Emerging out of the headwinds of the pandemic, the Indian automotive industry now faces a dire need of realigning their Supply Chains.
The sector will need to take up a bottom-up evaluation of the supply chain architecture and its vulnerabilities against external factors like the pandemic, according to a recent EY India report titled ‘non-linear automotive supply chain — Covid-19 and beyond’, which has thrown light on how the impact has been deep rooted and how the industry has to map out vulnerabilities to change the road ahead.
From procurement planning and supplier management, integrated sales and operations planning, to manufacturing, logistics and distribution, the Indian automotive supply chain and manufacturing segment has been evaluating mid- and long-term impacts that the pandemic has imprinted upon it. This sector has been shifting gears from recovery to growth amid the damage done due to the guelling period post lockdown.
“The Indian automotive supplier base is currently not too diversified for majority of components. This was to drive volume-based price efficiencies. However, this strategy is highly exposed to risks arising from disruptions in geographies that supply key auto components.”~Vinay Raghunath, Partner and Automotive sector leader, EY India
The report underlines the repercussions of Covid-19 on the Indian automotive supply chain and the resultant inefficiencies. It also highlights focus areas which can improve its performance in the interim and beyond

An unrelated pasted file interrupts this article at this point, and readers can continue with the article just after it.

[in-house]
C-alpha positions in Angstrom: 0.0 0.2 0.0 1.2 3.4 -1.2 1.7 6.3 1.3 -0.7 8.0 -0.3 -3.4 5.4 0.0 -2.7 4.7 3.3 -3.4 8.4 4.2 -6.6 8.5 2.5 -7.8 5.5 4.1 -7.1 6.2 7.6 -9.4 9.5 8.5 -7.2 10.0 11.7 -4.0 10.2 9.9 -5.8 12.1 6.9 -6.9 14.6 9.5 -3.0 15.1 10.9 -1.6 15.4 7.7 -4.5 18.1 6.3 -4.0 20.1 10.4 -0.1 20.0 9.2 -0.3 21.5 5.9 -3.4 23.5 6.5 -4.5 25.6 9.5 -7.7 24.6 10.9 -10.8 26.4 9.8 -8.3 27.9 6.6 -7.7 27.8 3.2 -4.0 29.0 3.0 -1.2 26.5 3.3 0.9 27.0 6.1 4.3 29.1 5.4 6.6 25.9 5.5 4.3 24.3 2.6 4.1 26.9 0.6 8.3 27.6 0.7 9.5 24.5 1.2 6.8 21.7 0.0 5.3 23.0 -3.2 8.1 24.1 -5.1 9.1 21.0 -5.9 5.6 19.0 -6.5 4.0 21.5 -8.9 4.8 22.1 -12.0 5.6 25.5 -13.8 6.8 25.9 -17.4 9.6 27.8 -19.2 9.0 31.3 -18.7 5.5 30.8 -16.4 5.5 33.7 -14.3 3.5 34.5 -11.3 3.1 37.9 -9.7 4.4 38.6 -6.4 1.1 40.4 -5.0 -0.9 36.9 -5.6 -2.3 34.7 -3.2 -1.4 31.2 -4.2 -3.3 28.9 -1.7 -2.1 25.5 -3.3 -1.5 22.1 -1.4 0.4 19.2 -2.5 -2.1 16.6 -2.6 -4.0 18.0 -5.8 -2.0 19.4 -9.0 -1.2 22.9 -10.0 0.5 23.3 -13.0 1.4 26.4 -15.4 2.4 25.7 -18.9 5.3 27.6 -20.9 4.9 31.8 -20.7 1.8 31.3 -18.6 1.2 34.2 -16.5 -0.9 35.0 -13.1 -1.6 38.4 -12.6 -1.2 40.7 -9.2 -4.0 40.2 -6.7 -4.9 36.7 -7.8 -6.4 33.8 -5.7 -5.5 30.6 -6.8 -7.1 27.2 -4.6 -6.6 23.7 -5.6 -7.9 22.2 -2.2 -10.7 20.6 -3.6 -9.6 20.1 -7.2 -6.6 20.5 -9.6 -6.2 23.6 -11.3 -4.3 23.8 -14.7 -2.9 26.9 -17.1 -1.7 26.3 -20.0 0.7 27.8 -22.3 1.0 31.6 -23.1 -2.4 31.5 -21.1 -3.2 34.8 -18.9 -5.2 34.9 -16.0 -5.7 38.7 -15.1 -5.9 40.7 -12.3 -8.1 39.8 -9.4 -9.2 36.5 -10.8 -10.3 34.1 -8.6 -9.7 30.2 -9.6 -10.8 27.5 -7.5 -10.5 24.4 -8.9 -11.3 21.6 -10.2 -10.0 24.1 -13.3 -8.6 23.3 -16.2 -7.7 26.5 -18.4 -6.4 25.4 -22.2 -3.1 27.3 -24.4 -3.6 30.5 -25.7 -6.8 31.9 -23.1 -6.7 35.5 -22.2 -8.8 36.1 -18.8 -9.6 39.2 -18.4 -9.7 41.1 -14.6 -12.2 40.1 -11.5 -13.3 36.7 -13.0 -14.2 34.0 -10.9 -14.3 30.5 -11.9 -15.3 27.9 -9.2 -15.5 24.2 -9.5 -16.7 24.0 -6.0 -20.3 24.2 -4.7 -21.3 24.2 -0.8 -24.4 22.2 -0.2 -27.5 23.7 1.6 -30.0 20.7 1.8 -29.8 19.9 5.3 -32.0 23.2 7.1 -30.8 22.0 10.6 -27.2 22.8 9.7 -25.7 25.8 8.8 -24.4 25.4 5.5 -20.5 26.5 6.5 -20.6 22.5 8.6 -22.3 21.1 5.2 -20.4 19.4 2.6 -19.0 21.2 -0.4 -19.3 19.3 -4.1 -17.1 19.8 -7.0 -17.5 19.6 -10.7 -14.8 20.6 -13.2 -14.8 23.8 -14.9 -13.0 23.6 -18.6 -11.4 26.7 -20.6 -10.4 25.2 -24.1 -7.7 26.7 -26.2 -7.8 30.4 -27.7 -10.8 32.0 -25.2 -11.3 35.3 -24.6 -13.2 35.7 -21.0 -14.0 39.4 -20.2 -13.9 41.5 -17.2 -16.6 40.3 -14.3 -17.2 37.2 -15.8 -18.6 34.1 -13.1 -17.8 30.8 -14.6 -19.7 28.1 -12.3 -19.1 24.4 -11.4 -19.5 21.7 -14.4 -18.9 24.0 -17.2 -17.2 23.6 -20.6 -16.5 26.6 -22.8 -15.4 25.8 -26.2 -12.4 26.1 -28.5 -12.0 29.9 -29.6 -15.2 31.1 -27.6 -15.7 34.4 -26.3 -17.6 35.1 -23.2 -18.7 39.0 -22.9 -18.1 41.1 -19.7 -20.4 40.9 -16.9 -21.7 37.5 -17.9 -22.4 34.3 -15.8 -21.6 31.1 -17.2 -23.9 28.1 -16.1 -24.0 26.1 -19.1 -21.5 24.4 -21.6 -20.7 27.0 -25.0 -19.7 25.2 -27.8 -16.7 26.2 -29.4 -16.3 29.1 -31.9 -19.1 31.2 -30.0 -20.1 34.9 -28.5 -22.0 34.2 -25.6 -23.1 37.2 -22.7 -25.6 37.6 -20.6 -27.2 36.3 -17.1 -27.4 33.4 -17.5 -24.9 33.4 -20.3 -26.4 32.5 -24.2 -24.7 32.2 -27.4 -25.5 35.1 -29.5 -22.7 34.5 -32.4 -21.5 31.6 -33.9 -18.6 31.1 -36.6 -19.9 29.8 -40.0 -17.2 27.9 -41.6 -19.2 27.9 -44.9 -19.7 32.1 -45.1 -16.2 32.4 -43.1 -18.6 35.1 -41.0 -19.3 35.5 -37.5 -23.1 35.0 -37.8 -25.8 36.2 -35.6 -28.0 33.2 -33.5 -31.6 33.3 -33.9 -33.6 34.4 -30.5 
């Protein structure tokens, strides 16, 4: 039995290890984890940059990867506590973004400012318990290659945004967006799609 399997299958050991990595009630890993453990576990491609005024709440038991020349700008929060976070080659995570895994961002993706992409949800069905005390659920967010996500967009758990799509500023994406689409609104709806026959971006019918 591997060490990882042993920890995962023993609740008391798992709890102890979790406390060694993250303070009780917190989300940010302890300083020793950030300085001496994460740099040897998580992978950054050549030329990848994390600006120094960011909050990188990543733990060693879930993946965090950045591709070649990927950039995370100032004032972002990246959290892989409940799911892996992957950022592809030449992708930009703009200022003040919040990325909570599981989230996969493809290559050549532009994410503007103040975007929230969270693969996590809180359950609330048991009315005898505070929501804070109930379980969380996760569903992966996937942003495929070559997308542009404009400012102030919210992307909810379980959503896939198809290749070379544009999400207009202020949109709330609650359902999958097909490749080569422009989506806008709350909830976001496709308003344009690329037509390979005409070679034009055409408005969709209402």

The Indian automotive industry imports $17.5 billion worth of auto components. Prior to the pandemic, to enforce ‘Make in India’, the government in the Union Budget 2020-21 hiked customs duty on raw materials and inputs imported by domestic manufacturers by 2.5-5%, and completely built units (CBUs) from 30-40% for commercial vehicles other than electric.
In India, logistics costs have traditionally been higher than the neighbouring nations.
The primary challenge for the Indian automotive supply chain would revolve around managing the cost escalation year-on-year, led by rising fuel costs.
OEMs, therefore, need to explore the ability of key suppliers to fulfill orders from alternative locations.
The critical first step would lie in identifying a company’s key direct suppliers and dependencies — both in the supply and the demand side. It requires an in-depth mapping exercise to understand its ability to meet supply requirements and responses during potential risk scenarios.
This will enable the creation of a flexible ecosystem comprising suppliers and distribution partners. Increased and real-time visibility of their networks will result in better preparedness in case of disruptions to specific nodes or routes.
Exploring agile and flexible supply and distribution networks could drastically cut down the risks associated with unpredictability of demand.
Being highly dependent on a lowest cost supplier and minimal inventory might significantly impact the supply chain, as business environment deals with dynamic demand characteristics of the market.
Digitisation of the supply chain will also provide the necessary edge to address the changing needs of customers. There is a need to appropriately evaluate newer variables for designing the optimal supply chain model, basis the possible external scenarios.
“Organisations need to consider an end-to-end risk assessment of their supply chain covering demand and supply risks, operational performance, global trade implications, customer impact and people aspects. These can be followed by simulating crisis scenarios and validating response tactics.”~Som Kapoor, Partner, Automotive sector, EY India